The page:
Local Politics

Local politics were spirited but rarely bitterly partisan, as Republicans continued to hold city offices. The active participation of the Ann Arbor Citizens Council in local issues furthered the city's tradition of responsible government. In general the council's deliberate actions on city ordinances and appropriations provoked little controversy. The institution of parking meters in 1937 was an exception, however.

No one denied that lack of parking forced motorists to circle the block endlessly and reduced business. But opponents argued that the meters could not create additional parking space. Despite vigorous opposition and Mayor Walter C. Sadler's veto, the city council authorized the seemingly exorbitant sum of $15,000 to purchase Ann Arbor's first parking meters. By the end of the decade, their existence was accepted, and the revenues from the meters were used to improve off-street parking for business employees.

During the last three years of the decade Ann Arbor's attention was increasingly drawn beyond local issues. In January 1937 its National Guard unit boarded the train to assist in the unprecedented Flint sit-down strike. With the peaceful settlement of that strike, new hope fueled labor union activity. Although an ensuing wave of sit-down strikes exasperated communities across the nation, labor unions, aided by the Wagner Labor Act, gained a new place in American industry.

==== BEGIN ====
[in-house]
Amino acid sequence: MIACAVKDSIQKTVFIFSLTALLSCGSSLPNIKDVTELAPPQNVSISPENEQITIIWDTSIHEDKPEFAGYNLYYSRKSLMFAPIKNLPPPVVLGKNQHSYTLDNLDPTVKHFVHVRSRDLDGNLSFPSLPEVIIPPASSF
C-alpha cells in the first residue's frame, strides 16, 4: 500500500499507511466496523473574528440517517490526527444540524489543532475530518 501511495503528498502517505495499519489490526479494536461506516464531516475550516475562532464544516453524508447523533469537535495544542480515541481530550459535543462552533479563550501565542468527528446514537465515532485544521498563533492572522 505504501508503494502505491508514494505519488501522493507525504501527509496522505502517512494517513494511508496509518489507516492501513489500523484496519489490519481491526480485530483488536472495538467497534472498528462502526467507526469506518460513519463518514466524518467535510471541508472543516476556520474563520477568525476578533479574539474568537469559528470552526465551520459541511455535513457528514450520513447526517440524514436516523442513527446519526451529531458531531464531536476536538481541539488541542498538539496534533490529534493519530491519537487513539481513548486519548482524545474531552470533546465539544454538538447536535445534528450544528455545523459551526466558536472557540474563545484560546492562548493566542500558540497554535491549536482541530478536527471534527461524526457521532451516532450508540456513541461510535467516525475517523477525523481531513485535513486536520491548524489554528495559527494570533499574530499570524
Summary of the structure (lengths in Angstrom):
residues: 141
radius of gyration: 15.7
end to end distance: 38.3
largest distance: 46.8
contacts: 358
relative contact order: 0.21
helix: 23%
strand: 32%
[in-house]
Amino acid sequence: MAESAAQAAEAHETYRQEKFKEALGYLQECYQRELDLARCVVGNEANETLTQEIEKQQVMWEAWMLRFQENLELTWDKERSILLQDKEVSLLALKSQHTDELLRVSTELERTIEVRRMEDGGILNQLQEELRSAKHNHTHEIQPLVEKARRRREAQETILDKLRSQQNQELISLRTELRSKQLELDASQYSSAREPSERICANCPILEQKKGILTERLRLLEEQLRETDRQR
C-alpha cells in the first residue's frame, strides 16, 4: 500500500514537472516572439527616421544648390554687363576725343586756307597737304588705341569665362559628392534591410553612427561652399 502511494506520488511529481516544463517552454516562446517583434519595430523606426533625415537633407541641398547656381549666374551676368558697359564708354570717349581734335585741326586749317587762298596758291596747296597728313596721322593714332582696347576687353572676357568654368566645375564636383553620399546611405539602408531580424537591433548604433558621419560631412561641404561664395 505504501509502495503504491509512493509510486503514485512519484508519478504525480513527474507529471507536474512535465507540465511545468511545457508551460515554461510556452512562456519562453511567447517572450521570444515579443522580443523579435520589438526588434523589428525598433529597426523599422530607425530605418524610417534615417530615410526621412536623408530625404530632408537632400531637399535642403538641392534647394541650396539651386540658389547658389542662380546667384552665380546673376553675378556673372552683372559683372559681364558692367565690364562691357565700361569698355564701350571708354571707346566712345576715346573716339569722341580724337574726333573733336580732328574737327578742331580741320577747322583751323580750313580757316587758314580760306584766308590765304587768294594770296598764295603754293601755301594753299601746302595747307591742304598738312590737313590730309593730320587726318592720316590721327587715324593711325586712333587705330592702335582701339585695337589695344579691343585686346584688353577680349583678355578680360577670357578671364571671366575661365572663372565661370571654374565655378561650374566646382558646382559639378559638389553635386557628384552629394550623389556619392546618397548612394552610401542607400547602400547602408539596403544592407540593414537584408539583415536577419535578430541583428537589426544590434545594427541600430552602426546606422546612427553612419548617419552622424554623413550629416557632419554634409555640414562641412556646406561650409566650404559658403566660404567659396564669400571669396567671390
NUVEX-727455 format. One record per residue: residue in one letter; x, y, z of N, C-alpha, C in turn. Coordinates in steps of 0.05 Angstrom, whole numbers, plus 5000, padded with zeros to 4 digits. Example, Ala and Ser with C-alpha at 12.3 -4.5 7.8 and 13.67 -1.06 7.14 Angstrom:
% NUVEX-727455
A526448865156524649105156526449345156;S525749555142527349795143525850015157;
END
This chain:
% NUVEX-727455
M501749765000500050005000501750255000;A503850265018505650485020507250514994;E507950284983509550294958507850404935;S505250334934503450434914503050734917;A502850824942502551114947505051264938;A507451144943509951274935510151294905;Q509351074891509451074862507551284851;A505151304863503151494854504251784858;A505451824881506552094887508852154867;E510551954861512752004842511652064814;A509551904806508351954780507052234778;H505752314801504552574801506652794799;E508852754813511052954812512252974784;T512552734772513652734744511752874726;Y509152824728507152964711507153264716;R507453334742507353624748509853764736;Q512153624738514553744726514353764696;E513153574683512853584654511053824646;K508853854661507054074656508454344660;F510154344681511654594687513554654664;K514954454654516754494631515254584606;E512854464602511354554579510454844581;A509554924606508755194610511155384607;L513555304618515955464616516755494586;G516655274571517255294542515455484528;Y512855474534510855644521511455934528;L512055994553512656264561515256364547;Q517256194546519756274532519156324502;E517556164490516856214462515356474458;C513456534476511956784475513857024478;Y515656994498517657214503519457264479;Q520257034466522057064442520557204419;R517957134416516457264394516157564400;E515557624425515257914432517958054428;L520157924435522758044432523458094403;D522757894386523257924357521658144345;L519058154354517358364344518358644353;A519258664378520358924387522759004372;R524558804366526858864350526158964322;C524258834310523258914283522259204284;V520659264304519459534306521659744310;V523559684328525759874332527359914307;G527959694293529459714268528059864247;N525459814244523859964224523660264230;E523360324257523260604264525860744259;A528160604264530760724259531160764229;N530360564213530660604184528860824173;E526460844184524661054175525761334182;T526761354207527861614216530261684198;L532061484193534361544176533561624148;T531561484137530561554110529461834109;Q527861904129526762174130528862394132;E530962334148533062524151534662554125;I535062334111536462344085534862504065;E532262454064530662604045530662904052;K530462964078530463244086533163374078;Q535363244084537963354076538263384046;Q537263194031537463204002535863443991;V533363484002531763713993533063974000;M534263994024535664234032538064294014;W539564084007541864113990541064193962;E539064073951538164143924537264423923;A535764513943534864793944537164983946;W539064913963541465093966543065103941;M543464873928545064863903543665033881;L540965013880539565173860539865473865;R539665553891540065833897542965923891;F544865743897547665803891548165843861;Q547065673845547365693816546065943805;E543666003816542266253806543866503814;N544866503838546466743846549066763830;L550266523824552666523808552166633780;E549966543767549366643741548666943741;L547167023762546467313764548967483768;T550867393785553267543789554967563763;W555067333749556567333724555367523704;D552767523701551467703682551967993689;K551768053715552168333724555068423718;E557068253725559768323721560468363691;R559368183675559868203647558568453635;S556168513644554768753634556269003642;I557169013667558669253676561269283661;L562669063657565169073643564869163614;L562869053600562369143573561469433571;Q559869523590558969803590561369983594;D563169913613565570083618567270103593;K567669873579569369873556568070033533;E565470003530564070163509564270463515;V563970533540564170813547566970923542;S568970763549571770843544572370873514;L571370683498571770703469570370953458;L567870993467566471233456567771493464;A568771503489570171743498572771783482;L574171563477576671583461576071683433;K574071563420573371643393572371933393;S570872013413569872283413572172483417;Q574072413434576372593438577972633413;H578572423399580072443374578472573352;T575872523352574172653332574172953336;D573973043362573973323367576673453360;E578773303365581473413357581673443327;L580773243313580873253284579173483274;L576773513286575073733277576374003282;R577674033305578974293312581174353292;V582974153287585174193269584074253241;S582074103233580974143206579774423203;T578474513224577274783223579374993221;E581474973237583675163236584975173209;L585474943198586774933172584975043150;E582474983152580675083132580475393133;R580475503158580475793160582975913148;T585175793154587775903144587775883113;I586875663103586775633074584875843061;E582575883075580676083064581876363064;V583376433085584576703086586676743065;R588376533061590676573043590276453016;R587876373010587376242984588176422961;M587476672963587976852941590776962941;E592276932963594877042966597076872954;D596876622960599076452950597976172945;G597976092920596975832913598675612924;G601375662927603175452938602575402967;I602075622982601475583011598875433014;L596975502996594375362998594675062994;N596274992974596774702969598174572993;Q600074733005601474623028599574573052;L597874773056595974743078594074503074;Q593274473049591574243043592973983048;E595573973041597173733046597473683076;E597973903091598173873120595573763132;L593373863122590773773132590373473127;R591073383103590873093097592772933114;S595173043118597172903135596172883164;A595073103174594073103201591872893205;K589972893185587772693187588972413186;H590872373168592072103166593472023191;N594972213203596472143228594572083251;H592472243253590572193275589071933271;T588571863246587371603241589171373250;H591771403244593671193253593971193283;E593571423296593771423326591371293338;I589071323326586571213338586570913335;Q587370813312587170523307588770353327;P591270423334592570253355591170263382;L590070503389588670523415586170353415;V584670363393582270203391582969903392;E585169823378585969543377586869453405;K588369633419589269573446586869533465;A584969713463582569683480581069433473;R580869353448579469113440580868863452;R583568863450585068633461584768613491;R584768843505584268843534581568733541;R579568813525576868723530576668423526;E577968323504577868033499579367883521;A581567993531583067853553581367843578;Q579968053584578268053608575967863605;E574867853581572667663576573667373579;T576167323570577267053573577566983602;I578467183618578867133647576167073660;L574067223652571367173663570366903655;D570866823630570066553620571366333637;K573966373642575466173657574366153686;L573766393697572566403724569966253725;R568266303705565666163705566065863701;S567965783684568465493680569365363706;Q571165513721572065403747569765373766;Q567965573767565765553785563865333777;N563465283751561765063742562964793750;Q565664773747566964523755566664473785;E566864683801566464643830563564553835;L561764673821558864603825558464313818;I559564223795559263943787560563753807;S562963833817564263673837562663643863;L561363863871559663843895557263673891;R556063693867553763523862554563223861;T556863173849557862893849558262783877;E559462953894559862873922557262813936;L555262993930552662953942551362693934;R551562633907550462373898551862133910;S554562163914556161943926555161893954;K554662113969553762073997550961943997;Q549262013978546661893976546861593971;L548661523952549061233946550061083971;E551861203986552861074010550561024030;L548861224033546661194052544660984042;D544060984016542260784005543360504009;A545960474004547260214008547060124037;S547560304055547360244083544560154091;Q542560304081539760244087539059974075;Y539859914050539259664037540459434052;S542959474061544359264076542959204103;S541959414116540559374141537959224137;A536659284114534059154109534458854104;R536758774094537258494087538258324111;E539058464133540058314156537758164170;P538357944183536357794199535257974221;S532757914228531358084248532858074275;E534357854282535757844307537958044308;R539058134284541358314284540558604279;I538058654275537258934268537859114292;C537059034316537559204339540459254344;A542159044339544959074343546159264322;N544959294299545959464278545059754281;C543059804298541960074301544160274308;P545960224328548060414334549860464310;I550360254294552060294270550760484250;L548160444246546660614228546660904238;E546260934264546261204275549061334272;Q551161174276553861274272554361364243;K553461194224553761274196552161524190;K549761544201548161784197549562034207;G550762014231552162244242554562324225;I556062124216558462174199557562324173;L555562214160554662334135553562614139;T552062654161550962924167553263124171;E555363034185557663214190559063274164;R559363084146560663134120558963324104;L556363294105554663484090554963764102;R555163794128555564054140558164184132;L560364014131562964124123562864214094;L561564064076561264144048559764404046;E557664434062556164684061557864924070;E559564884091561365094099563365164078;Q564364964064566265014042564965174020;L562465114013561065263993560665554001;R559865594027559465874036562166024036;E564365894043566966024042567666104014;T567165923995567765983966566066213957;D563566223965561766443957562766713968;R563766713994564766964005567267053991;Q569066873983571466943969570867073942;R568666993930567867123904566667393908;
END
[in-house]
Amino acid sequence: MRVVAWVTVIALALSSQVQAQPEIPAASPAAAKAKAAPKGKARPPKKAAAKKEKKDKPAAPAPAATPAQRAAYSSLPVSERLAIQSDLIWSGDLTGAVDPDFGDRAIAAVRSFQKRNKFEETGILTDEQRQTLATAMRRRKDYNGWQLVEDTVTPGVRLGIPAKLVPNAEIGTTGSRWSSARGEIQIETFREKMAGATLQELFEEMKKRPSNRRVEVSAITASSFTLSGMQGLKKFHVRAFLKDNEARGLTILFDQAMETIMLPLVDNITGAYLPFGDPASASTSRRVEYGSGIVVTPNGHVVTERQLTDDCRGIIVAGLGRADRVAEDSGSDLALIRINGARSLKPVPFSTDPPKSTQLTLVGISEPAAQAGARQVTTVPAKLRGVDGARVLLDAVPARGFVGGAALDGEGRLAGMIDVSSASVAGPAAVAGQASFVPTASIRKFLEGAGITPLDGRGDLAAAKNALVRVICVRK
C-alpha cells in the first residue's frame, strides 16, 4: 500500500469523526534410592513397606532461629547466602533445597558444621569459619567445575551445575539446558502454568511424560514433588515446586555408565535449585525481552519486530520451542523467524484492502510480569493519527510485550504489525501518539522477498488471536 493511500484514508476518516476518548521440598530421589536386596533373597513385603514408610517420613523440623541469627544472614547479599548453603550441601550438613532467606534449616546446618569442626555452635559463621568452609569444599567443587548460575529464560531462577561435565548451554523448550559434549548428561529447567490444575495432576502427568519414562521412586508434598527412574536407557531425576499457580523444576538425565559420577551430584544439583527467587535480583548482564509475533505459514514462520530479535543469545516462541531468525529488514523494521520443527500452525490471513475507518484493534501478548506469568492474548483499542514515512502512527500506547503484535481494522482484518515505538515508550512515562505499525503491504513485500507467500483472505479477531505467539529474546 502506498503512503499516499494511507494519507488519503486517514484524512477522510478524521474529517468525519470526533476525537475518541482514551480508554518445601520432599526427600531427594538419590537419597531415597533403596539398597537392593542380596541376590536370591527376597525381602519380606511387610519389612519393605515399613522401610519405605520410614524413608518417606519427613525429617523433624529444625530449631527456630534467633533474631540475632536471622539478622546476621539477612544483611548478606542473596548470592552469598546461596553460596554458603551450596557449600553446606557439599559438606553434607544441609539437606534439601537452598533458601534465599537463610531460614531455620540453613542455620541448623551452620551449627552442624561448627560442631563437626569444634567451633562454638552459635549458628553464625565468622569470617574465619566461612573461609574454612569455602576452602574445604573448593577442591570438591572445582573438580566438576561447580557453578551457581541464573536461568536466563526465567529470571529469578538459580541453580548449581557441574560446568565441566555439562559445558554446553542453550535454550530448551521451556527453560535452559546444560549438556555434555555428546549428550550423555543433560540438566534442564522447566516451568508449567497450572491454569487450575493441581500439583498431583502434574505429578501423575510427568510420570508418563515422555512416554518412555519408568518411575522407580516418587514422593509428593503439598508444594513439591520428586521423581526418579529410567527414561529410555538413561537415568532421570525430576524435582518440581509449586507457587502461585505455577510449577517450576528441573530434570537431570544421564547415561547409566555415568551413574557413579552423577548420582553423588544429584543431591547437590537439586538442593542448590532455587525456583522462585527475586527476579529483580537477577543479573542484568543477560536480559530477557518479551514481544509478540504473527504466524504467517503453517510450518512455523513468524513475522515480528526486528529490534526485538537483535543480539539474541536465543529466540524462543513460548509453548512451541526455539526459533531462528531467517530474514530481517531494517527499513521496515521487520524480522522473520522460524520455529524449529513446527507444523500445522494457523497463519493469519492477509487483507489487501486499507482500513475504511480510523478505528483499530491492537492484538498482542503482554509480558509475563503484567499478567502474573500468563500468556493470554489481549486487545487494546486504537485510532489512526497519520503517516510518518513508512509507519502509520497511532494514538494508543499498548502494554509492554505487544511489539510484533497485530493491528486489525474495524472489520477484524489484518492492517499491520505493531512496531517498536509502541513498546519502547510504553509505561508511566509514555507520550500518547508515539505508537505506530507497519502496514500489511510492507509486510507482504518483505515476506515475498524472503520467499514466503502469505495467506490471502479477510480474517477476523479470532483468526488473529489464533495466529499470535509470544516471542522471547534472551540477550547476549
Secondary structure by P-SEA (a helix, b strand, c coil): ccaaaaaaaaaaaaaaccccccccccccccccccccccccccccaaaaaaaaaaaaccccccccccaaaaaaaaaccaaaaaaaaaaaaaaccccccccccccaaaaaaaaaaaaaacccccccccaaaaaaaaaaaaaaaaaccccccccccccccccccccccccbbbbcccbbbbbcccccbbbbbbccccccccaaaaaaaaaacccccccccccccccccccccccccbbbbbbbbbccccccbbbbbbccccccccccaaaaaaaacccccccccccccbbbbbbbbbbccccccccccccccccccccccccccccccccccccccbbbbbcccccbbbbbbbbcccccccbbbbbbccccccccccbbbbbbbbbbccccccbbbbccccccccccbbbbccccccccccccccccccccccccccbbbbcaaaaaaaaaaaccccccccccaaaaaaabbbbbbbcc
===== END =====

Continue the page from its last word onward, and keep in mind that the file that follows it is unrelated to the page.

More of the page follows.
Ann Arbor participated in this trend on August 3, 1937, when two-thirds of the 300 workers at the American Broach Company sat down inside the plant. The persuasive intervention of Mayor Sadler, together with an injunction in the hands of Sheriff Jacob B. Andre, removed the strikers to the street. There they maintained a picket until, on the third day, County Prosecutor Albert J. Rapp (wearing a white straw hat) notified the strikers that negotiations between the company and the UAW in Governor Frank Murphy's office had reached an agreement. The strikers moved to a nearby church and peacefully accepted the company's promise to initiate collective bargaining.

International crises also appeared in the headlines. Fighting in Spain and China and the growing power of Hitler and Mussolini threatened American isolation. Debates over neutrality, preparedness, and munitions makers' profits rang out from the Michigan Daily. The rest of the town, however, noted each new development and hoped that the country could avoid the horrors of war without sacrificing the ideals of democracy.

More than ever, at the end of the decade the town's future was inextricably linked to the fate of the nation. With airplanes landing near State Street, with the new streamlined Mercury train whizzing between Detroit and Chicago in four hours, and with two-lane highways penetrating the city, Ann Arbor could not escape being involved in World War II to a greater extent than it had been affected by the Great Depression.